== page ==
Mormonism can pop up just about anywhere these days. I was reading through The Story of Earth: The First 4.5 Billion Years, From Stardust to Living Planet (Penguin Group, 2012) when I stumbled across this interesting passage:
[T]he colossal April 1815 eruption of Tambora, which produced an amazing twelve cubic miles of lava, was the deadliest of all. More than seventy thousand lives were lost, most as a consequence of agricultural failure and subsequent mass starvation. Tambora's injection of immense quantities of sun-blocking sulfur compounds into the upper atmosphere turned 1816 into the Northern Hemisphere's "year without a summer." (p. 270)The author, a geologist, was recounting the fury of Tambora while speculating on the likelihood of a supervolcano eruption in the next few thousand years. Unlike earthquakes, which max out a little above 9 on the Richter scale, volcanic eruptions scale up almost without limit.
That "year without a summer" in 1816 caused by Tambora's eruption the previous year found ten-year-old Joseph Smith and his family in Vermont, not the best place for farming even in a good year. Here's how Matt Bowman recounted the effect of that summer on the Smith family in his recent The Mormon People: The Making of an American Faith (Random House, 2012):
In 1816, the infamous year without a summer (also called "Eighteen Hundred and Froze to Death"), frost persisted into June and July and rivers remained icy all summer as far south as Pennsylvania. Like thousands of others, the Smith family lost their crops. By the end of that year they had followed Joseph Sr.'s brother Jesse to western New York. They settled just east of Rochester in a bustling village called Palmyra .... (p. 10-11.)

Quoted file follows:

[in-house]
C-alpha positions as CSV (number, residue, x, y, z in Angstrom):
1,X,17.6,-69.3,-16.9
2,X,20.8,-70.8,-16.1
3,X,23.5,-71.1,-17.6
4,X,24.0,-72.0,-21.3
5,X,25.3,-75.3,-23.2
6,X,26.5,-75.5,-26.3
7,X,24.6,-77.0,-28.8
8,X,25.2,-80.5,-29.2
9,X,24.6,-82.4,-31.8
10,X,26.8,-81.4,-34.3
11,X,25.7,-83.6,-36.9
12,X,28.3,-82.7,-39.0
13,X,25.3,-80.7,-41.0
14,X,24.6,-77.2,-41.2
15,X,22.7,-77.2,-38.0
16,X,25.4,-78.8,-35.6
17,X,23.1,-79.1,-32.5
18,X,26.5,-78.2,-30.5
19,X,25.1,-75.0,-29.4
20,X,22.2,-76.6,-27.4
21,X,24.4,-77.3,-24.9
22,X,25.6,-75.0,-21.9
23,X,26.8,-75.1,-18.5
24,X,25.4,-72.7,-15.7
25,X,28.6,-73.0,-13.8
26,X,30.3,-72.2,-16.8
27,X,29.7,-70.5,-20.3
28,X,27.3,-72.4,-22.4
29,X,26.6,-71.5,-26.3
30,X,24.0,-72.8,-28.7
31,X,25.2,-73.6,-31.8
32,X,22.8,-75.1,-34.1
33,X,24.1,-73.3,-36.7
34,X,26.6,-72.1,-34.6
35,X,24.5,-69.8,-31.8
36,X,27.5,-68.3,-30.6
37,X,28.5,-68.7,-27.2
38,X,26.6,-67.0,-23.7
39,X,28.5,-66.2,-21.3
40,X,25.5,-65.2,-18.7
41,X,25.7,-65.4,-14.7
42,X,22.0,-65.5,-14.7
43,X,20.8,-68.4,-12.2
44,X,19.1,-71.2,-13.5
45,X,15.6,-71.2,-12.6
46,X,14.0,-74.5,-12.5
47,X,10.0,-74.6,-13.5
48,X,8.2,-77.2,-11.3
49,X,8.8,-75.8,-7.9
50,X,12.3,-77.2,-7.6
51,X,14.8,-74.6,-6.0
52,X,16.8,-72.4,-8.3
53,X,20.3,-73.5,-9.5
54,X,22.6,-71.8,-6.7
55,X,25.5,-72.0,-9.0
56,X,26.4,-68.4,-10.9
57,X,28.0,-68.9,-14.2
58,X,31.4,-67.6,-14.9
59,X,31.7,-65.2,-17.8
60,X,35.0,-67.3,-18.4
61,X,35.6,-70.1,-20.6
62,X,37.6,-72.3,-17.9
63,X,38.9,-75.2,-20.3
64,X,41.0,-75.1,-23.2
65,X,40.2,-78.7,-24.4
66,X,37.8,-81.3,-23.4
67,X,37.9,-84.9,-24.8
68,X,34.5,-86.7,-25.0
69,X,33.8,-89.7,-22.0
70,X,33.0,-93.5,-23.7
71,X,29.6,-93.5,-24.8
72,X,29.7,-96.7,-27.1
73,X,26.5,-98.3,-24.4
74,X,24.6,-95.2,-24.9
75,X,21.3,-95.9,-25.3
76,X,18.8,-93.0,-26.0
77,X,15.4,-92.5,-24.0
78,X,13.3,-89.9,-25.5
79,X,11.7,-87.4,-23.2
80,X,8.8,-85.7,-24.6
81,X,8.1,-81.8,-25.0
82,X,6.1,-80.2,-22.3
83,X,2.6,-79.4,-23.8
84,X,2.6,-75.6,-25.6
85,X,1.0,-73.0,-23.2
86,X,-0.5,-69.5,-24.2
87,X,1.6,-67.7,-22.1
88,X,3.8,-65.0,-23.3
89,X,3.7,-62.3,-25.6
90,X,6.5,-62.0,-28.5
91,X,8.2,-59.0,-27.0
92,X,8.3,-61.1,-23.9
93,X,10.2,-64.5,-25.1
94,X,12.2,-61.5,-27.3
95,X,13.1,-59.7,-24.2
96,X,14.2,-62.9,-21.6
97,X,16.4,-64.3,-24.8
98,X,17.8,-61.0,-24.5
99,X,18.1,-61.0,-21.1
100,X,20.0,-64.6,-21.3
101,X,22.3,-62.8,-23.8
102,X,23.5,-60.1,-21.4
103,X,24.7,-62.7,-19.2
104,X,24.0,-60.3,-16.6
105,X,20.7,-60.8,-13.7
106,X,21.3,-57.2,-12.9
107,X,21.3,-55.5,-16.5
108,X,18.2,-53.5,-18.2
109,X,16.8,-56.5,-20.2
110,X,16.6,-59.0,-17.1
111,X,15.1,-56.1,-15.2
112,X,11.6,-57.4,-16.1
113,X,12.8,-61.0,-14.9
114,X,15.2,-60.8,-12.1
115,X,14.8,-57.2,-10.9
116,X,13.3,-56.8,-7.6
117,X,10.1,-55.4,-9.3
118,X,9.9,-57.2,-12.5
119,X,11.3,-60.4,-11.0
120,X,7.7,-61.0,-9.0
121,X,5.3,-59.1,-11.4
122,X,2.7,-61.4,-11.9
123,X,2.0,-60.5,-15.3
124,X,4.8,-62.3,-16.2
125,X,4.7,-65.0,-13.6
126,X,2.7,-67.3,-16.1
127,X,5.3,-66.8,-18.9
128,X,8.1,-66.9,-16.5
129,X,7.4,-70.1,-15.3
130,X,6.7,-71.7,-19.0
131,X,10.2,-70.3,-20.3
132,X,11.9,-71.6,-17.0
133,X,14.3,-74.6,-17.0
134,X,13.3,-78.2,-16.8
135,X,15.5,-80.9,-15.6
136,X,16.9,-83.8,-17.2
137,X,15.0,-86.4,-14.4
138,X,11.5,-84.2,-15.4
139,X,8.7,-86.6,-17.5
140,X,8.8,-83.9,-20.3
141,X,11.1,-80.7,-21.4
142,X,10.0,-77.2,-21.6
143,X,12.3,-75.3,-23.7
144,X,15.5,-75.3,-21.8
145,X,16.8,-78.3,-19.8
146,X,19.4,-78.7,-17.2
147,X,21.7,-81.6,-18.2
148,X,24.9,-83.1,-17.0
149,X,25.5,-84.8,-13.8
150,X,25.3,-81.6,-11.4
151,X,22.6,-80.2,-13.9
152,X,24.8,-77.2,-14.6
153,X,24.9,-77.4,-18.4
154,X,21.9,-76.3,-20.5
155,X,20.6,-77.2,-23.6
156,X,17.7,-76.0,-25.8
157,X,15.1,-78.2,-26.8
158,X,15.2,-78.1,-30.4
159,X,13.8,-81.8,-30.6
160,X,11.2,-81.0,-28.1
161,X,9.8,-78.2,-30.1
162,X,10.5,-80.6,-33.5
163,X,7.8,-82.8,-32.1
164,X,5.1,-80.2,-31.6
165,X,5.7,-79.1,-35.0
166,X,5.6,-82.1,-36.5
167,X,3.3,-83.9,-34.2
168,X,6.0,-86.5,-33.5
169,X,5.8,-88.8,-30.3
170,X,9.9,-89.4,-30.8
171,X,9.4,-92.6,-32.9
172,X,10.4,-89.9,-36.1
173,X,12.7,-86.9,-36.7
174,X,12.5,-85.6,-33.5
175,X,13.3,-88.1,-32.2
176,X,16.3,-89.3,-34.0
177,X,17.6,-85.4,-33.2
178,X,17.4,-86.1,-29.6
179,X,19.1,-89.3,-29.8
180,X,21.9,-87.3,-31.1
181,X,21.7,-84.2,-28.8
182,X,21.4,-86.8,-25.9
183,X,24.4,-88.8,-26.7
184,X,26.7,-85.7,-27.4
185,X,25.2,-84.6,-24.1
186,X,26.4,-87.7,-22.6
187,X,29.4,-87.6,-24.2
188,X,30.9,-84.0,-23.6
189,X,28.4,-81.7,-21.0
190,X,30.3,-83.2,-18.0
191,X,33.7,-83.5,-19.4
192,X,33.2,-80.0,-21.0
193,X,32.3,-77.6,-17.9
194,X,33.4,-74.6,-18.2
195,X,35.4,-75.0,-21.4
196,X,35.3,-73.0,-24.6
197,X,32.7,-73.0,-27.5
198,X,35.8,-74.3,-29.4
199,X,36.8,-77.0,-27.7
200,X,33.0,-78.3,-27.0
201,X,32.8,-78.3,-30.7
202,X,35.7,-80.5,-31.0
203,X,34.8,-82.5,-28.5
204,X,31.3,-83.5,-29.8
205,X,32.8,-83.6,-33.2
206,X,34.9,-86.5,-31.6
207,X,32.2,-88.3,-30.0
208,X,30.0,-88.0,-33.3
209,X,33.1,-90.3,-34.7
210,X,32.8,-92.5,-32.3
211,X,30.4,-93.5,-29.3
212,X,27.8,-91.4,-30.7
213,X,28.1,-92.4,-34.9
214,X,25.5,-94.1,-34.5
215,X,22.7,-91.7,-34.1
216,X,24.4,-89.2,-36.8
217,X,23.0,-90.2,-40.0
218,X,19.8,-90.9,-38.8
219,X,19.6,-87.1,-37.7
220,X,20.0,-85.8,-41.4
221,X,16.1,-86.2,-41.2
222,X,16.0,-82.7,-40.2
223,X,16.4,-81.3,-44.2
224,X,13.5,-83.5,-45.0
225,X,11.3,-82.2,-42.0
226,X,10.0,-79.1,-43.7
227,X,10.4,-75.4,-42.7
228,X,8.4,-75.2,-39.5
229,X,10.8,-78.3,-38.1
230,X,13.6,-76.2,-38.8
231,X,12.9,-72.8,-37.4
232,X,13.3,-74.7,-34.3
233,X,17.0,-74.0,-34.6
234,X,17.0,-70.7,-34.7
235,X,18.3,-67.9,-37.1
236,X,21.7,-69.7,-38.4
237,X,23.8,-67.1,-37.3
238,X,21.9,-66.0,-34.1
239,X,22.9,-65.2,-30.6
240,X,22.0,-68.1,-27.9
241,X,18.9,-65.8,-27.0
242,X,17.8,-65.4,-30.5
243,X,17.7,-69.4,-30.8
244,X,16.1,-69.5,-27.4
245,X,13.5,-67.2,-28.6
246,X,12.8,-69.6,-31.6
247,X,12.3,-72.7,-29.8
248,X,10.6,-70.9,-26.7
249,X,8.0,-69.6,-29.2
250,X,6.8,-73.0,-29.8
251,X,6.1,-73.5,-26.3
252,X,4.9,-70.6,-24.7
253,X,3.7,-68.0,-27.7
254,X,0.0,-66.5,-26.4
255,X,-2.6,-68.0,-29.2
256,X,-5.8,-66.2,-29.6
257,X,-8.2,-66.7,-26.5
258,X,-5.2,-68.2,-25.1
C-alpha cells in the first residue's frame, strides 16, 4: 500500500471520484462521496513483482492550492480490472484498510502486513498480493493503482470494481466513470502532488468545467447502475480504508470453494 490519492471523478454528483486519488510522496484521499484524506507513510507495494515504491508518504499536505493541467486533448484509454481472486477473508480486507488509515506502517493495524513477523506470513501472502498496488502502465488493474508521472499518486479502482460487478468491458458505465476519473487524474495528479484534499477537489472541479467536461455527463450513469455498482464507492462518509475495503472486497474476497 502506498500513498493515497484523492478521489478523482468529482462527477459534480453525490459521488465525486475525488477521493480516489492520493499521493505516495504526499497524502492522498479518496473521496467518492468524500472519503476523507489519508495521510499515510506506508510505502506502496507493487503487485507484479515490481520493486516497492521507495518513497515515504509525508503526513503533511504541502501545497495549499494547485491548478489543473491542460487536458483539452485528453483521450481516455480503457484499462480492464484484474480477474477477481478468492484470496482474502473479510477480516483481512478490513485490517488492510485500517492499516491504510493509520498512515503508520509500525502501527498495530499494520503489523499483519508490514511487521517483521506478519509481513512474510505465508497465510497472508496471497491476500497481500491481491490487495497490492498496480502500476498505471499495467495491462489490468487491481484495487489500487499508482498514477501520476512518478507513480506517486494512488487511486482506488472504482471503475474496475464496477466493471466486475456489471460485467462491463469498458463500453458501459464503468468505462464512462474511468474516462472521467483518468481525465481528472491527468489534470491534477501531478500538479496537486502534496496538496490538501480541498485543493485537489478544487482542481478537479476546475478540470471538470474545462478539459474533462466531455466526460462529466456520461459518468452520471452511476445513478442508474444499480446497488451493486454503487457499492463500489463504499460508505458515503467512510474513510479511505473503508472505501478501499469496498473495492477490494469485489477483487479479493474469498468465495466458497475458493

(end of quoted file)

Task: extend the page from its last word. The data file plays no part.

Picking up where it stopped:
Richard Bushman includes a few more details about the Smith family's experience in Rough Stone Rolling (Knopf, 2005). Their crops failed the two years previous to that chilly summer. Thousands of families left; it took decades for the state's population to rebound. In a footnote, Bushman links the weather to the volcano:
The unseasonably cold weather across North America and northern Europe in 1816 is generally attributed to the volcanic explosion of Tamboro on the Indonesian island of Sumbawa in 1815, which blew at least 150 cubic kilometers of volcanic ash and pulverized rock into the atmosphere. (n. 67, p. 568.)
So if the weather had been better and the crops more fruitful, the family might very well have stayed in Vermont. If so, Joseph would have missed those New York revivals that later stirred his religious anxiety, not to mention his being hundreds of miles away from the hill where he later discovered the plates, as opposed to being just a short walk from his front door. Was this huge eruption in 1815 all part of the plan, with God keeping a firm guiding hand on the course of events here on Planet Earth so the Smith family ended up in Palmyra? Wasn't there an easier way to move the Smith family to New York? (Don't forget 70,000 people died.) Or is the path of history largely undetermined and contingent, meaning that things could have turned out differently? If the chaotic convective currents of molten rock creeping below the Earth's surface had crept a bit differently in the centuries preceding 1815, would the Joseph Smith story have turned out to be something entirely different?